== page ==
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ChesterCopperPot

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About ChesterCopperPot

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  1. The Charlotte Housing Authority is revisiting master plan discussions on redevelopment of the Strawn Apartments site near South Blvd and Caldwell. Good to know that the CHA is looking to move forward on the 17 or so acres. Below is the link to The Urban Land Institute's position paper from back in June 2008 containing recommendations for density, splitting the area into 5 different zones. The CHA is interested in getting a "wish list" from Dilworth, Pritchard Memorial, and the YMCA on the type of development that should ultimately take place. Any suggestions? http://www.detroit.uli.org/Res
  2. Actually, Phoenix did miss their initial cost estimates by more than $100 million, and their initial completion date was set for 2006...yikes!
  3. They can purchase their own land, but it wont change the cost of building the stadium (for the most part). If that is really the problem, then they won't move. With the current plan, there is no land cost. If they build the stadium outside of Uptown, their gate revenue won't be as large (Uptown has more parking, public transportation options, is more dense, is more centrally located for the population than any other location in the city). If they build something in SC or stay at the same location in Fort Mill, Charlotte sees zero tax revenue from the Knights. It would be in Charlotte's best in
  4. If the Reese lawsuits were dropped, couldn't the stadium start today with the Knight's money? How separate are the parcels, or in other words, is the land swap final? The stadium requires zero capital investment from the city. There won't be a park until the city can raise capital.
  5. Weather is responsible for a portion of the drop. There are other factors involved like those mentioned in the article.
  6. The article doesn't mention it, but weather certainly is responsible for a portion of the drop in ridership. The economy is not improving in the first half of 2009 (unemployment always lags), and I have no idea where gas prices are going, but watch ridership creep back up in the warmer months.
  7. ^A Charlotte rail line involving UNCC certainly was envisioned in the 80's. An area rail plan was studied, initiated during Myrick's term, and deemed too cost prohibitive, so they did not include it in the Vision of the future plan in 2005. But it definitely was investigated.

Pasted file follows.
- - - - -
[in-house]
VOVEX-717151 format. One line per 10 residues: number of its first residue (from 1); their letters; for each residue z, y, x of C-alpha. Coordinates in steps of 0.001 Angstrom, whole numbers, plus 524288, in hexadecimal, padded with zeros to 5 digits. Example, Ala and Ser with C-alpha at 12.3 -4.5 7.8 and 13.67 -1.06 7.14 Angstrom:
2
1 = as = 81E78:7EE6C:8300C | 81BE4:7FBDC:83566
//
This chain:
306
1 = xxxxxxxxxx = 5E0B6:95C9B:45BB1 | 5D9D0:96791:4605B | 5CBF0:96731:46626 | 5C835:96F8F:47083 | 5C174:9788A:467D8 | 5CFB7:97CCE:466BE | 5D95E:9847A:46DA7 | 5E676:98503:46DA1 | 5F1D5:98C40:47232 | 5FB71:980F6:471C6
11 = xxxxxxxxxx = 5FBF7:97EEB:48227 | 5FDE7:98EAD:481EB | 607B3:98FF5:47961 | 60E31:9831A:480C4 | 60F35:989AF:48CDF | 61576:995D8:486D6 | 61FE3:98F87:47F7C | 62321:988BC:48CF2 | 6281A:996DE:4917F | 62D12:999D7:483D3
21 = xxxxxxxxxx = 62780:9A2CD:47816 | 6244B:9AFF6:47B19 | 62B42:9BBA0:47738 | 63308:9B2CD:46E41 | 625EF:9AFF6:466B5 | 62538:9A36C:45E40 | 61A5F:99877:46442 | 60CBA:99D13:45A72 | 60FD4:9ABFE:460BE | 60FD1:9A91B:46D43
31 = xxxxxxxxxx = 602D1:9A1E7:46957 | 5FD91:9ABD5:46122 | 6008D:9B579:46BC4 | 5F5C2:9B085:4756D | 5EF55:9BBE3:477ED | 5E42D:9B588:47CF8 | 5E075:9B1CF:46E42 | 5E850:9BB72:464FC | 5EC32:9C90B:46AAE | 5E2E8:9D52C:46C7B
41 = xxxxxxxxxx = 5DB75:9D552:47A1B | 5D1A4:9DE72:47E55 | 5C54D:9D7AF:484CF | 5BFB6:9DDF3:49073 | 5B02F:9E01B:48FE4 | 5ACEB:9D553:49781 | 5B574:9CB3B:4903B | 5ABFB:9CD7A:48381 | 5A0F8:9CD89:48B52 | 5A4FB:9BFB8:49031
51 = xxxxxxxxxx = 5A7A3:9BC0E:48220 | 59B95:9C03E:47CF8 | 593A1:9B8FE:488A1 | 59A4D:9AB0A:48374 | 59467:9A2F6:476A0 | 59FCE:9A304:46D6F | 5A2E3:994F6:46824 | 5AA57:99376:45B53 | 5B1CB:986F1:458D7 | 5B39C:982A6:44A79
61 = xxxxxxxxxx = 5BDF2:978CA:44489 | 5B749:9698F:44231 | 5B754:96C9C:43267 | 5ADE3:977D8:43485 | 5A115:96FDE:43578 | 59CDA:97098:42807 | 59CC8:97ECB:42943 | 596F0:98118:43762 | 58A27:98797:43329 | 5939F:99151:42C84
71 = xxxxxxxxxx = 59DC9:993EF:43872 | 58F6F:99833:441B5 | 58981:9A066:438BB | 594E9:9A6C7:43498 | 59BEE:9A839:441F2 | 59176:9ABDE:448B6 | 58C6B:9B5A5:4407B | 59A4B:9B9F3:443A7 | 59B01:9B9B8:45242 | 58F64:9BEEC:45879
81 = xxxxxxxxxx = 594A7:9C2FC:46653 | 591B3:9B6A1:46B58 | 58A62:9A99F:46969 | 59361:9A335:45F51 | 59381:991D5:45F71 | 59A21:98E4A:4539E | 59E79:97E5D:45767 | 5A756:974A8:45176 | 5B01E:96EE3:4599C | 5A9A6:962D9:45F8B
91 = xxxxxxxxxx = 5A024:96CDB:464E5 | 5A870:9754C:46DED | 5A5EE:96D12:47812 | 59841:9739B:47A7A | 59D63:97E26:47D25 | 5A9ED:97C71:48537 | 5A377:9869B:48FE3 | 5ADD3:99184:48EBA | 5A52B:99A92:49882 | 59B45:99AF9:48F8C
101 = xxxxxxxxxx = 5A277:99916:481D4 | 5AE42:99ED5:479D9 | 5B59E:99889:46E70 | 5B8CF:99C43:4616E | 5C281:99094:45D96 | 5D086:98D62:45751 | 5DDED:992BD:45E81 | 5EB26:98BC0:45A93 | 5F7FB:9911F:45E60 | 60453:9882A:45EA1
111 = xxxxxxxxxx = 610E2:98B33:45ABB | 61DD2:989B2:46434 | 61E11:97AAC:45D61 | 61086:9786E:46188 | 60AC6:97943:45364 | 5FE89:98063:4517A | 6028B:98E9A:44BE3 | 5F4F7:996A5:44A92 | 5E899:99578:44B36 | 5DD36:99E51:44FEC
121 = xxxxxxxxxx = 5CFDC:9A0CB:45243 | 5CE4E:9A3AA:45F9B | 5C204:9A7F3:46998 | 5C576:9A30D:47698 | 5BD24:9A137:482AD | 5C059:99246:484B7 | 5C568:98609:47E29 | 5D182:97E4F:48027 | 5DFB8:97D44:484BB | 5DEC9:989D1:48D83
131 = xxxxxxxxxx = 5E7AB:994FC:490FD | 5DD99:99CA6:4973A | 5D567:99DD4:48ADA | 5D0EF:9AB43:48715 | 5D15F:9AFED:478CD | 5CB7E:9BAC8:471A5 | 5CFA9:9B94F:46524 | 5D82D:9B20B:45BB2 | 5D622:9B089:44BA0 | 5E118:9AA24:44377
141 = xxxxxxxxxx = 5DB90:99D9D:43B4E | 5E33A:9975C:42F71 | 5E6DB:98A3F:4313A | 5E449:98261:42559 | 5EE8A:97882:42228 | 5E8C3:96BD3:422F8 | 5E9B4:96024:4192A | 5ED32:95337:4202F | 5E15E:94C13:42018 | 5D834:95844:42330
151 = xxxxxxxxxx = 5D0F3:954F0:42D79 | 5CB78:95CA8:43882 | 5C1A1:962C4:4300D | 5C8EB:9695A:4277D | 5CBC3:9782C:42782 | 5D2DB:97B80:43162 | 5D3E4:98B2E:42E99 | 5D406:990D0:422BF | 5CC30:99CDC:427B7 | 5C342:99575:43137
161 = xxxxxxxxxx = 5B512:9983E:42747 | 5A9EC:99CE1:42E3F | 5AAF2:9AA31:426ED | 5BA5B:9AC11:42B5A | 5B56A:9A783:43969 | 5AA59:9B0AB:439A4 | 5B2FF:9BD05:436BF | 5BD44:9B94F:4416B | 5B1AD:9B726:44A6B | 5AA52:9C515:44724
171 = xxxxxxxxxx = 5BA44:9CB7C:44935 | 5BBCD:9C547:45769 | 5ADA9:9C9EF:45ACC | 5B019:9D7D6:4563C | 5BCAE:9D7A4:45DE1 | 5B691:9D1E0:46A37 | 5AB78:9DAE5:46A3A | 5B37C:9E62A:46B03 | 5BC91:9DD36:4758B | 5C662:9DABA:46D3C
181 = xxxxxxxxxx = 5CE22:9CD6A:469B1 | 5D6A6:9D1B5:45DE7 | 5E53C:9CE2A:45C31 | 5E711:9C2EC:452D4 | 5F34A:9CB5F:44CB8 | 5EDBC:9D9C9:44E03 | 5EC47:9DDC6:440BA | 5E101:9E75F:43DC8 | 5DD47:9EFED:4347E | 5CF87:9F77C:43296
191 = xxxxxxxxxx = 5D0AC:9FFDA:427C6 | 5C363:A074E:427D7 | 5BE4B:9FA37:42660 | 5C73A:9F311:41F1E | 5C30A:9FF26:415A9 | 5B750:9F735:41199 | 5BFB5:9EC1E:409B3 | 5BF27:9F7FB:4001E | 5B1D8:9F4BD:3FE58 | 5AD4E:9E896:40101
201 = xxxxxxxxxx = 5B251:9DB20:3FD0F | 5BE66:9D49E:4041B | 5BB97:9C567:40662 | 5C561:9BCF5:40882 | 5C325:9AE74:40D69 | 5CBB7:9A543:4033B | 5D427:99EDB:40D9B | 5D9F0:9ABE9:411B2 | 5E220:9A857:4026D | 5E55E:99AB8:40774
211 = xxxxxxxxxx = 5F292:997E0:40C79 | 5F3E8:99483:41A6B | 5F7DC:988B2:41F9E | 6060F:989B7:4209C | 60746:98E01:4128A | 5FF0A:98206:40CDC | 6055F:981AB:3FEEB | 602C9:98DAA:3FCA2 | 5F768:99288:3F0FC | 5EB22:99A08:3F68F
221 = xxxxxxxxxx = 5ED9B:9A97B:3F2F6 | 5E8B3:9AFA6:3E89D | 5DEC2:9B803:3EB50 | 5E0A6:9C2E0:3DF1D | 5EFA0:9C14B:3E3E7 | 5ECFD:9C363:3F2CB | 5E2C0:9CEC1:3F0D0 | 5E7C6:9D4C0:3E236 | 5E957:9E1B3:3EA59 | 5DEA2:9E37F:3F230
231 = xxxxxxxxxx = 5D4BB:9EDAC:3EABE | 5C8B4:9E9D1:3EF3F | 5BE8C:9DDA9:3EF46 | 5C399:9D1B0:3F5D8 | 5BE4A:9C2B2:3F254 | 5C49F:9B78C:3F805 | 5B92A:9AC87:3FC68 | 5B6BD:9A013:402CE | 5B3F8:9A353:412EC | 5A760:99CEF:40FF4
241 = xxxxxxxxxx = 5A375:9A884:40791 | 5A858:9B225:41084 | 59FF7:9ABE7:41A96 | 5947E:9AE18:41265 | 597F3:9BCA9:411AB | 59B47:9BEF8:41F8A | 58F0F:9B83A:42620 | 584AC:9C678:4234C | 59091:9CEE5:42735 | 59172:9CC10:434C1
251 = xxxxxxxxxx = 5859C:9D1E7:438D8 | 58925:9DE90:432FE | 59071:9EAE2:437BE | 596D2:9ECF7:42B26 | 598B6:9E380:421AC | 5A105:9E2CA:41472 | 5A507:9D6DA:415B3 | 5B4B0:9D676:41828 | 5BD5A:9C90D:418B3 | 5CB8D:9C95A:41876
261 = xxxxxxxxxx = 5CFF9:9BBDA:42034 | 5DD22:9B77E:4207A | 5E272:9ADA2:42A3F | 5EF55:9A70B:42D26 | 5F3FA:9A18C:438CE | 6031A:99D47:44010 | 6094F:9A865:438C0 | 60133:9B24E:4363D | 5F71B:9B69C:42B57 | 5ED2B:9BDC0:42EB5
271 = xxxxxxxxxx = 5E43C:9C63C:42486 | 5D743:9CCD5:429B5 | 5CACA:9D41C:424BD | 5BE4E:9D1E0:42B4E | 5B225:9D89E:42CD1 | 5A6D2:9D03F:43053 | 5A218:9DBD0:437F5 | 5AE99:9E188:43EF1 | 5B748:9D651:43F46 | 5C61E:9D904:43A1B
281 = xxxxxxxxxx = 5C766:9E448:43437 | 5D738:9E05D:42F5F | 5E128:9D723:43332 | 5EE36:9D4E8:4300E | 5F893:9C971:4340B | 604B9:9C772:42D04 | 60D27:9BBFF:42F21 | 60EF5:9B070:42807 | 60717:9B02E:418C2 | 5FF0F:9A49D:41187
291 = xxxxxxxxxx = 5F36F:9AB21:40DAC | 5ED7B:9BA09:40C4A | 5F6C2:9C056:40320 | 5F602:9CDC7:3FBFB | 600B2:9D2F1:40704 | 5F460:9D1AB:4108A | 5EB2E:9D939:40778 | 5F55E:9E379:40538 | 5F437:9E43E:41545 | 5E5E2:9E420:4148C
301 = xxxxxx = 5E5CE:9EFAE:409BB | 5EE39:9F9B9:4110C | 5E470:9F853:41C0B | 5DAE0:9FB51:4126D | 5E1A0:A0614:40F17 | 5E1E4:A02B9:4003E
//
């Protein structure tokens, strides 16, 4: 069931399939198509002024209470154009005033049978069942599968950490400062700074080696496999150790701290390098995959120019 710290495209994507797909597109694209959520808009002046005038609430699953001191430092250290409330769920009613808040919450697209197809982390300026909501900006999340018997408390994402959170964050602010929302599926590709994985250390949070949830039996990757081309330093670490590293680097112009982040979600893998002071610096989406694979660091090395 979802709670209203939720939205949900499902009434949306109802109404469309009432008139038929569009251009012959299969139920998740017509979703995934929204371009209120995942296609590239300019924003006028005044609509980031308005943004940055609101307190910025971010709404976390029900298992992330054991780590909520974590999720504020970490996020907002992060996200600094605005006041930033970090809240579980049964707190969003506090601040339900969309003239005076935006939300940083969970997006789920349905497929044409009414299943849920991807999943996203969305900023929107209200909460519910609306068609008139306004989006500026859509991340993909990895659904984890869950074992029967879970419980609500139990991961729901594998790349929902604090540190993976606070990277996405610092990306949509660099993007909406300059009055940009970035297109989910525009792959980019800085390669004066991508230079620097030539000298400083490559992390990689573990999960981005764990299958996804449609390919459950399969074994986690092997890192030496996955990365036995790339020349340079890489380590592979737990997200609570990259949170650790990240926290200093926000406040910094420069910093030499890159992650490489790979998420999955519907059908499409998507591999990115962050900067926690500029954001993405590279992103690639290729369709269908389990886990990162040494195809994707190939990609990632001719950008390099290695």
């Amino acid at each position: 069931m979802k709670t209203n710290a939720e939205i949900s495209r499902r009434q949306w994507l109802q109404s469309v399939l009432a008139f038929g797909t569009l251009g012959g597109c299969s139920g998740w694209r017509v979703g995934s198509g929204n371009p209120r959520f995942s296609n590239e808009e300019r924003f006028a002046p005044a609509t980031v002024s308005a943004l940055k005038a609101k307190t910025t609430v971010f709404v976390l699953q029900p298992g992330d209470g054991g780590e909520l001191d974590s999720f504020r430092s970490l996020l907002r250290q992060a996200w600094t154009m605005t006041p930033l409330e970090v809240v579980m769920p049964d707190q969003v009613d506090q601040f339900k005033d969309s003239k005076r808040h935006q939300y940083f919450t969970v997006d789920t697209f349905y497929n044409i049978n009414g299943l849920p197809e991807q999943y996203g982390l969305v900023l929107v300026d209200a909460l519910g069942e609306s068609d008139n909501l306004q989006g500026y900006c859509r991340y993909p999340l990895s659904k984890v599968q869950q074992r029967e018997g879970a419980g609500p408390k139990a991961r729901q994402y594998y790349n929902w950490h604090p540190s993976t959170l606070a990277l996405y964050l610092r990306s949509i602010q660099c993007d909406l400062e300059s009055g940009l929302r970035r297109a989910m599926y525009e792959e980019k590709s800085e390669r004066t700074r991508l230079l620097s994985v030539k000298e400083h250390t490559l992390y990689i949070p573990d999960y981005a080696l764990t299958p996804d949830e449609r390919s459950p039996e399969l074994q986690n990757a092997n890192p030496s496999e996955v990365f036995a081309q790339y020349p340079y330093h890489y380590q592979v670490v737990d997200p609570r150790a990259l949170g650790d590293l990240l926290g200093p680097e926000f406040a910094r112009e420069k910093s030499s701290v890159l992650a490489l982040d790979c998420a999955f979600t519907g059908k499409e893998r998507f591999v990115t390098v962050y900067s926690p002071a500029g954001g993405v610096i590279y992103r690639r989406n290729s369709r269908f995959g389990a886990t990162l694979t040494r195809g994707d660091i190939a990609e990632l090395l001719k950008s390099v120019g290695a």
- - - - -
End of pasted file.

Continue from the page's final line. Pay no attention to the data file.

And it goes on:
8. I will have the pleasure of walking to the game tomorrow at a well-placed stadium. The arena has events on 18 different days this month. I think the arena has been poorly run, just now getting a naming rights deal in place, and has not been able to book concerts at a pace they should have been, but it gets more activity than most realize. The venues have certainly helped transform uptown from a 9-5 M-F atmosphere, to one that operates close to 18 hours every day of the week. I was uptown in the early 80's, and it certainly was not thriving. Monsoon, I'm sorry your Mommy's and Daddy's sho
  9. http://business.timesonline.co.uk/tol/busi...icle1706432.ece Not positive, but I think US Airways ditched the A350 deal due to delays... And if anyone thinks Boeing won't offer deals for any airline to drop Airbus, or vice-versa, you're kidding yourself.
  10. In Charlotte, I'll take wasted space (parking) below ground or several stories up over wasted space at the street level any day. This project does not bother me at all.
  11. I still don't understand your shock. The Arlington had the zoning altered to build to the height it currently stands in order to provide your views. Should that not have occured? Because it did, it seems very plausible that development to the height of at least the Arlington is reasonable to city planning. A better argument would be to state the adverse effects that the Arlington development had in the immediate area so as not to allow future varainces and changes.
  12. Seattle has SafeCo field for the Mariners, which I believe was mostly paid for by the city, and happens to be the most expensive "built for 1 team" stadium in North America. They also recently built Qwest field, which I believe was completely publicly financed. I don't blame them for not wanting to pay for an NBA arena, but that's not their track record. I think the stadium will be highly popular in 3rd Ward. In addition to minor league baseball and a couple of concert events, maybe the city will use it for other events. Hopefully they will allow local High School baseball/Softball tournam
  13. This thread reminds me of the Bill Gates email that keeps circulating where Microsoft is doing Beta testing and you will get $1000 if the email is forwarded to enough people. Once a month somebody injects a little bit of life into the possibility of this project happening.
  14. Not to mention, over half the dwellings in the existing apartment building are currently uninhabitable. Furman made concessions to keep the structures intact of two of the four existing parcels AND renovate them, among other things. It's painful to watch progress being halted...
  15. While there are some philanthropists out there, real estate development is a business where return on investment drives action. Until somebody shows me that Levine's decision to buy up land in a limited supply environment, letting the parking revenue pay for property tax as well as almost all (if not all and then some) the cost of tying up that large capital sum (or mortgage), and letting the yearly double digit increases of inner loop land increase his net wealth are not giving him a better ROI than developing and releasing the land immediately, I will save judgement on his decision to do so.
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